Inca review

Happy New Year! And let’s just hope it’ll be better than 2016.

And like I said, we’ll begin with my first request: Inca for DOS.

Inca is an action-adventure game made by French developer Coktel Vision and published by Sierra On-Line. Originally released in 1992 for DOS in floppy disk format and re-released a year later in CD-ROM format for DOS and CD-i.

Inca is one of those games that I’ve heard a lot when growing up, but never had an opportunity to play it until recently.

It had some success when released but it was kind of forgotten throughout the years. It did develop a small cult following due to its premise: you play as El Dorado, an Inca warrior, who has to fight the evil Spaniard Conquistadores. Sounds like an edutainment title right? That was also my thought when I first saw this box art:

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That’s a Tumi, an Incan ceremonial knife and perhaps the most important item in the game.

But then, I saw this cover:

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Fighting Spanish galleons IN SPAAAAAAAACE!!!

The 2nd cover looks something out of a Doctor Who episode. And you haven’t seen the rest of the game yet.

Don’t believe me? Here, take a look:

The intro looks like something out of The Mysterious Cities of Gold (yes, I know I’m old), albeit a bit stranger (like an Inca’s head turning into a flute stranger).

You start in an asteroid accompanied by the spirit of Huayna Capac (with his head back), who’ll guide you throughout the game, giving (useless) hints. You also have access to a sound test (where you can hear the New Age style soundtrack) and a dictionary for the several terms in Quechua (Inca language) you’ll come across.

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One of the several puzzles you’ll encounter in the game.

The game is divided in 3 sections: a dogfight section, where you’ll take control of your ship and either avoid asteroids or fight against Spanish spaceships and the aforementioned galleons; a maze section, where you walk inside temples or one of the galleons and fight the Conquistadores with a futuristic gun of sorts; and a puzzle section, where you have to solve all kinds of puzzles based on Inca rituals.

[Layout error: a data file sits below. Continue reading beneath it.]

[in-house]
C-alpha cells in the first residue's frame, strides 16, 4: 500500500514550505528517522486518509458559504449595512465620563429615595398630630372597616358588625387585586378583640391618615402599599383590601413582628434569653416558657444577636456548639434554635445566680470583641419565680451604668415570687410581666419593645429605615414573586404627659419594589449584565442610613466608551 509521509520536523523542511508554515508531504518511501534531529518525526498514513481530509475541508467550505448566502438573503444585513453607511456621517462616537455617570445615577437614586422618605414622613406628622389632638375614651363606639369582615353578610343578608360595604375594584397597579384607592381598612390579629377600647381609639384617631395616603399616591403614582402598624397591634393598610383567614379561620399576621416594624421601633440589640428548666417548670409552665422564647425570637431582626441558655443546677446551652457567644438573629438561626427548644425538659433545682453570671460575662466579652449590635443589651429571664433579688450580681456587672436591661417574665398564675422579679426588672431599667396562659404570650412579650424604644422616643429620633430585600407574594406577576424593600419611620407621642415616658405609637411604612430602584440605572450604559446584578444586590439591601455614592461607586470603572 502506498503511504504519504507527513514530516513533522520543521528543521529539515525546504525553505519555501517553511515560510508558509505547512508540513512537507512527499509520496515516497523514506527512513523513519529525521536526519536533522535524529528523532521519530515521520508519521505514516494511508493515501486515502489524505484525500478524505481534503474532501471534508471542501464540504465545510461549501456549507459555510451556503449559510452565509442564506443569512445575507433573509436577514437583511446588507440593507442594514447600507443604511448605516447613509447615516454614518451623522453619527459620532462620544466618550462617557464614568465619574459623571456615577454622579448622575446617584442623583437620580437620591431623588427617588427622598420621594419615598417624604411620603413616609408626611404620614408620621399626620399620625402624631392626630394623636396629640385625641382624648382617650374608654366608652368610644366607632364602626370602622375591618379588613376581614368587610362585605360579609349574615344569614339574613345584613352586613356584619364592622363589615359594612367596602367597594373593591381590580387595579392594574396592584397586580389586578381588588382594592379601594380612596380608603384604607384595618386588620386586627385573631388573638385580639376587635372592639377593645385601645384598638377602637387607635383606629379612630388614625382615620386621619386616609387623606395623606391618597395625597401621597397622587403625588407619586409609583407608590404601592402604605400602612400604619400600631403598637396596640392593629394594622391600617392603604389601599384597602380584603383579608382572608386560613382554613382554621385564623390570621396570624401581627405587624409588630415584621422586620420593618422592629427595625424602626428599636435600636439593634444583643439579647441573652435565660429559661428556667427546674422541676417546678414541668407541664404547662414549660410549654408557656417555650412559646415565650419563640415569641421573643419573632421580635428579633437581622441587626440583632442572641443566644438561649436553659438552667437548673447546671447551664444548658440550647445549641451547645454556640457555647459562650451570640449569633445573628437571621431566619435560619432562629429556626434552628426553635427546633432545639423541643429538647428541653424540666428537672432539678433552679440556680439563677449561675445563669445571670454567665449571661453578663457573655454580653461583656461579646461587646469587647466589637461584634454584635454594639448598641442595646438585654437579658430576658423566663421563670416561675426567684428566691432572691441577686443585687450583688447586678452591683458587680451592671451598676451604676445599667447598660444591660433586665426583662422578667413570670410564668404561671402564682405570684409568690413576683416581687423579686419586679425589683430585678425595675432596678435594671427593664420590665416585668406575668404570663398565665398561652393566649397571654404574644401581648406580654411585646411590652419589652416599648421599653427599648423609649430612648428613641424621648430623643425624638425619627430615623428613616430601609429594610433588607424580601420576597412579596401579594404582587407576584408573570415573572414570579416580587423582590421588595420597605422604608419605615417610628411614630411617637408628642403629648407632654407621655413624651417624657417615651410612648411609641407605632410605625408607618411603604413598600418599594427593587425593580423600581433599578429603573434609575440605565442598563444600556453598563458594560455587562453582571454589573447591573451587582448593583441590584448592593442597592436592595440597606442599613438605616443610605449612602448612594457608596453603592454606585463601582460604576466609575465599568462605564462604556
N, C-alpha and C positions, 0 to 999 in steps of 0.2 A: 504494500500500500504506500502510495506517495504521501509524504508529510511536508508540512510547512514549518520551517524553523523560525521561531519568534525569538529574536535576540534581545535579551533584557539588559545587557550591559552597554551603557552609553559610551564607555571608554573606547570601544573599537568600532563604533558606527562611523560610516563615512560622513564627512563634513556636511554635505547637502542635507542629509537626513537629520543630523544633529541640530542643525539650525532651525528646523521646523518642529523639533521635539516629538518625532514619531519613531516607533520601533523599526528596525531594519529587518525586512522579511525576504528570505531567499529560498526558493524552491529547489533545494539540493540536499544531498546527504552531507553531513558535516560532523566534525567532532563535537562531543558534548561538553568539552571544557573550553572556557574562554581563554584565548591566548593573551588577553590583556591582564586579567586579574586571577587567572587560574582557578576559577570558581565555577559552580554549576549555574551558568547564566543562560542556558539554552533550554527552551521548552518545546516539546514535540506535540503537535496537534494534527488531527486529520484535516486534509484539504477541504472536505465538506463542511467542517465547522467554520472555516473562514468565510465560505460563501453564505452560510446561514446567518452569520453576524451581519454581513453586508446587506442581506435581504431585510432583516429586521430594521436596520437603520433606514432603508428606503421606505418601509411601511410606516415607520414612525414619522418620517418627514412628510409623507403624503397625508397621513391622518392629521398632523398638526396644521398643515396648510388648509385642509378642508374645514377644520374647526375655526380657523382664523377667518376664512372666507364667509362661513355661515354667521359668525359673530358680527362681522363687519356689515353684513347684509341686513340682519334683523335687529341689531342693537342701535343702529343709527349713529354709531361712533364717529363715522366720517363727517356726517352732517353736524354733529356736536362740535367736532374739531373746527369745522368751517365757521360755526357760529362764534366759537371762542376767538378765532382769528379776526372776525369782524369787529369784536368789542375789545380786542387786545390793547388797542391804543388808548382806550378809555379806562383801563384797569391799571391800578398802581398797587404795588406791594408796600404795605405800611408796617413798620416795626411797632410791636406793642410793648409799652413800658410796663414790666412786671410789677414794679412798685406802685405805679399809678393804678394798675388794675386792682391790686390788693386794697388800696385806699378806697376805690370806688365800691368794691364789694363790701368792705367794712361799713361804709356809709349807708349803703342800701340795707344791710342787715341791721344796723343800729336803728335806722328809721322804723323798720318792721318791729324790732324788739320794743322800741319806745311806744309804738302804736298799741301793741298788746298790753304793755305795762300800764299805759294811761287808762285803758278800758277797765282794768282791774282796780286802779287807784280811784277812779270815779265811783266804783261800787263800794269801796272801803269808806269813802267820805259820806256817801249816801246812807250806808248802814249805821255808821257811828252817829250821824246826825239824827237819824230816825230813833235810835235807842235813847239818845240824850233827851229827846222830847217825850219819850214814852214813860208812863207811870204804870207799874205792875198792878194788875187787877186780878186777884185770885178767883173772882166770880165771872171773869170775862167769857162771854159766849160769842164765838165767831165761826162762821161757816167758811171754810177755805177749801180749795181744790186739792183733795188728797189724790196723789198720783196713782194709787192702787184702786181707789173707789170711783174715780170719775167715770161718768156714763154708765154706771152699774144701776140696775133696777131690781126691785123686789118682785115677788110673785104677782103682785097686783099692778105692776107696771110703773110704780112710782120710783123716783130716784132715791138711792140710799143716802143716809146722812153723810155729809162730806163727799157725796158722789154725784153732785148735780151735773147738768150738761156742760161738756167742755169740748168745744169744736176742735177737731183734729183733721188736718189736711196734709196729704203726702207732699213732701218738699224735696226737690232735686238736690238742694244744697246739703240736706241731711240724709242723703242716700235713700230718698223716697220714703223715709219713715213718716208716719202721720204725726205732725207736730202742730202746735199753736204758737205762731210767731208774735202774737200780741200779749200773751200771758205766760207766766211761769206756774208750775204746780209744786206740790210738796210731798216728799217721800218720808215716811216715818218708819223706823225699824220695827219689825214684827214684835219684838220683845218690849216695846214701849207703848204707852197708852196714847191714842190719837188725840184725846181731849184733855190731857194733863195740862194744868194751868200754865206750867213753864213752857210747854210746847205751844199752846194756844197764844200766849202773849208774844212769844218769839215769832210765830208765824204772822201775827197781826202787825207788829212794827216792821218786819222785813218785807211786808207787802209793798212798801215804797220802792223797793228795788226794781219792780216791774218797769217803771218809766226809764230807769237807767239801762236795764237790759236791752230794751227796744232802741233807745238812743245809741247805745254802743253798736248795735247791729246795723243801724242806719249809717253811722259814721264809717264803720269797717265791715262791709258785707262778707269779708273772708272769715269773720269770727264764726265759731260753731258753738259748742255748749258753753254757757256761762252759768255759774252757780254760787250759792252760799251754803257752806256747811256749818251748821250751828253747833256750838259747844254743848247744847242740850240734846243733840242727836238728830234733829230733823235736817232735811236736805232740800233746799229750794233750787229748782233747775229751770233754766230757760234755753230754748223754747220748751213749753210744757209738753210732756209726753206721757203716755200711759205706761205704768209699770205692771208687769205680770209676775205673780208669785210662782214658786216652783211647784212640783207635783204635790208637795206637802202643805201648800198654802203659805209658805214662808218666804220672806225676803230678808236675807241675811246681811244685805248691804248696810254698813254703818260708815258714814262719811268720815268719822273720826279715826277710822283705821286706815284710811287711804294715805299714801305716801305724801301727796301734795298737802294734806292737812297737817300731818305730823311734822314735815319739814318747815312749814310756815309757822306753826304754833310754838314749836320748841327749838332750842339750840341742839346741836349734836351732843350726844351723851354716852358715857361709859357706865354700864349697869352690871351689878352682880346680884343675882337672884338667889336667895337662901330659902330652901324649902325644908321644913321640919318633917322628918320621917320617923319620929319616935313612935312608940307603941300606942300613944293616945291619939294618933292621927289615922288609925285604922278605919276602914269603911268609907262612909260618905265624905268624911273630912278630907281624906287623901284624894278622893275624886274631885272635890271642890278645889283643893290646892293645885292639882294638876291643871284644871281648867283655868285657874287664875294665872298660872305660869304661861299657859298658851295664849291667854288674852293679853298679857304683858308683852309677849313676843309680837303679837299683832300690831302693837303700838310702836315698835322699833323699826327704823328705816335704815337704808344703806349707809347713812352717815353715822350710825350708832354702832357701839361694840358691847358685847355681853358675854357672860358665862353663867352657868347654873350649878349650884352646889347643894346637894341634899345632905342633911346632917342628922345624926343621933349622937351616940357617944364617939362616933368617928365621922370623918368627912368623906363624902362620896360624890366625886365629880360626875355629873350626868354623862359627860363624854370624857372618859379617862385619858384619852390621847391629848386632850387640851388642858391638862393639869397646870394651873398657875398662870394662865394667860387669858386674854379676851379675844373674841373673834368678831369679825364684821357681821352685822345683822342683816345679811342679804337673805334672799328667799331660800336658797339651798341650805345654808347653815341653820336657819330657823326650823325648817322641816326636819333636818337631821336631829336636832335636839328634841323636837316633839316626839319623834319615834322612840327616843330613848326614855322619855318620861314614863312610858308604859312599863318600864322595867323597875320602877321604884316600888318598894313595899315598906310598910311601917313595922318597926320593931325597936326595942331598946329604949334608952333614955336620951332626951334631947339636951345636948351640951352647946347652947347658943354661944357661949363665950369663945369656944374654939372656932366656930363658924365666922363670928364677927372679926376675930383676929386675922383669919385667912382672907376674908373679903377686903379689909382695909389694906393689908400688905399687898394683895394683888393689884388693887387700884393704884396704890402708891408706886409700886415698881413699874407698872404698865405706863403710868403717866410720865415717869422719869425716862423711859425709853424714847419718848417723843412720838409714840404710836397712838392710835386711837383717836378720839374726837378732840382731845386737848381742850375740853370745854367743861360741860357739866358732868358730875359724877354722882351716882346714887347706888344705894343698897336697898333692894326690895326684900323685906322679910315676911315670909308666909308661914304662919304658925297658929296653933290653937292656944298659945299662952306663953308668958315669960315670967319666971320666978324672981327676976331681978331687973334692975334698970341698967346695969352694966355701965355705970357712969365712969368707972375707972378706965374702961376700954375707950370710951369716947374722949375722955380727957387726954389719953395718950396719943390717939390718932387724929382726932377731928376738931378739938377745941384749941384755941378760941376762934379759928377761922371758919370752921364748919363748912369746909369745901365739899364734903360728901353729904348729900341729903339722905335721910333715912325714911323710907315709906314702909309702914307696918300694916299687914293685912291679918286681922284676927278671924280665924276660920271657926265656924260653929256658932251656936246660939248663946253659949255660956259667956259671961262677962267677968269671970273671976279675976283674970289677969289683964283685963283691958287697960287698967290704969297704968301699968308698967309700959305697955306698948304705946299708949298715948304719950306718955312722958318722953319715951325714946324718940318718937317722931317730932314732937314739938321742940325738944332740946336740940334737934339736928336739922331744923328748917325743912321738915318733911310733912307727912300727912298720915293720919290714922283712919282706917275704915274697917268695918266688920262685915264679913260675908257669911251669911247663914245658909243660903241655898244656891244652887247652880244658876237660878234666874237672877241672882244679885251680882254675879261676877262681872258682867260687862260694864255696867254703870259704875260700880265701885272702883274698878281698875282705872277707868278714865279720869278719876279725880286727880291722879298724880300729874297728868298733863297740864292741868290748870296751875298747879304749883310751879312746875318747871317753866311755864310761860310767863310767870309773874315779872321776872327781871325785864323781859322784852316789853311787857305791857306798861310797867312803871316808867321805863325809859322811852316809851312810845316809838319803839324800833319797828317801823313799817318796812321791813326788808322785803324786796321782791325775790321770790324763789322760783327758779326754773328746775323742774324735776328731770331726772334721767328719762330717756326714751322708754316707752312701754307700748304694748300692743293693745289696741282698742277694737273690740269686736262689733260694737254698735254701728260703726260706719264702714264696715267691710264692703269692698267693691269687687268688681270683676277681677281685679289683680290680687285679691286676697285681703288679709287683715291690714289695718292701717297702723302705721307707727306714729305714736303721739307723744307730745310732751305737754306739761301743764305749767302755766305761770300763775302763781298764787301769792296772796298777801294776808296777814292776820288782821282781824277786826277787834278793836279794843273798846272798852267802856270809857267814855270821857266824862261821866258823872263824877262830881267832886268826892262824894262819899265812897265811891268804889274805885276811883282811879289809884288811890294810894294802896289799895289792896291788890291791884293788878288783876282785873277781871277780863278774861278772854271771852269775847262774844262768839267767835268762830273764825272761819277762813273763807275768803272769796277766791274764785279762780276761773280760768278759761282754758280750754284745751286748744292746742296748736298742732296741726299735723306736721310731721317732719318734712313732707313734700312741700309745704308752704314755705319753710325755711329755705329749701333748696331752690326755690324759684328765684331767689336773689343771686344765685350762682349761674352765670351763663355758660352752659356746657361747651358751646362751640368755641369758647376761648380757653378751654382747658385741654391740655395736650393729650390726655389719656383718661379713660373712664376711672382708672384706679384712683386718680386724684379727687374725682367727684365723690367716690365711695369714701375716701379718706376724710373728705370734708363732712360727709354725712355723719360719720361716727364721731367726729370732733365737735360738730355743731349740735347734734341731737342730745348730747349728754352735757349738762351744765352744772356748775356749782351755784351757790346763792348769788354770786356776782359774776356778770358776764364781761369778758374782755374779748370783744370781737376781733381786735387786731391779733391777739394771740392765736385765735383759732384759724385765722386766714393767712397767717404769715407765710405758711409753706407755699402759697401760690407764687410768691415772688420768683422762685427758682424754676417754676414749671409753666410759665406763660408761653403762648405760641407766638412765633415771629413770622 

The action sections aren’t really that hard once you get the hang of it. The hard part comes when trying to find your way in the mazes because the walls and the doors all look the same. Luckily you have a map which can be accessed by pressing right-click in your mouse. It’s the puzzles that are the hardest part of the game. It involves taking notes of all the hints available and a lot of trial and error.

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“Use the Tumi, El Dorado”.

The control scheme is by mouse only. But it can be a bit disorienting during the action and walking sections because the mouse control feels a bit stiff sometimes.

The game isn’t too long and it uses passcodes for every stage.

So, how does Inca holds up to nowadays? Graphically, I would say yes, but the sections don’t transition well from one to another and the mouse control could be better.

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“Join me, and together we can rule the galaxy as…” Ooops, wrong sci-fi series.

Still with all the downsides, I found the game entertaining, with a great visual presentation and with an interesting storyline, albeit a bit bizarre sometimes. I recommend the CD-ROM version because not only has (badly acted) voice-over but it also has better music and it expands one of the later levels.

As far as I could search, there aren’t any remakes whatsoever. But I wouldn’t mind seeing a remake because I found the strange sci-fi premise refreshing, but the gameplay would have to be different, but still combining action with puzzle solving.

And you can play it here in your own browser. Try it out!

Well, what did you think of my 1st review of the year? Stay tuned for a big retro year full of reviews and nostalgia trips to the past. Have a great New Year with lots of gaming!

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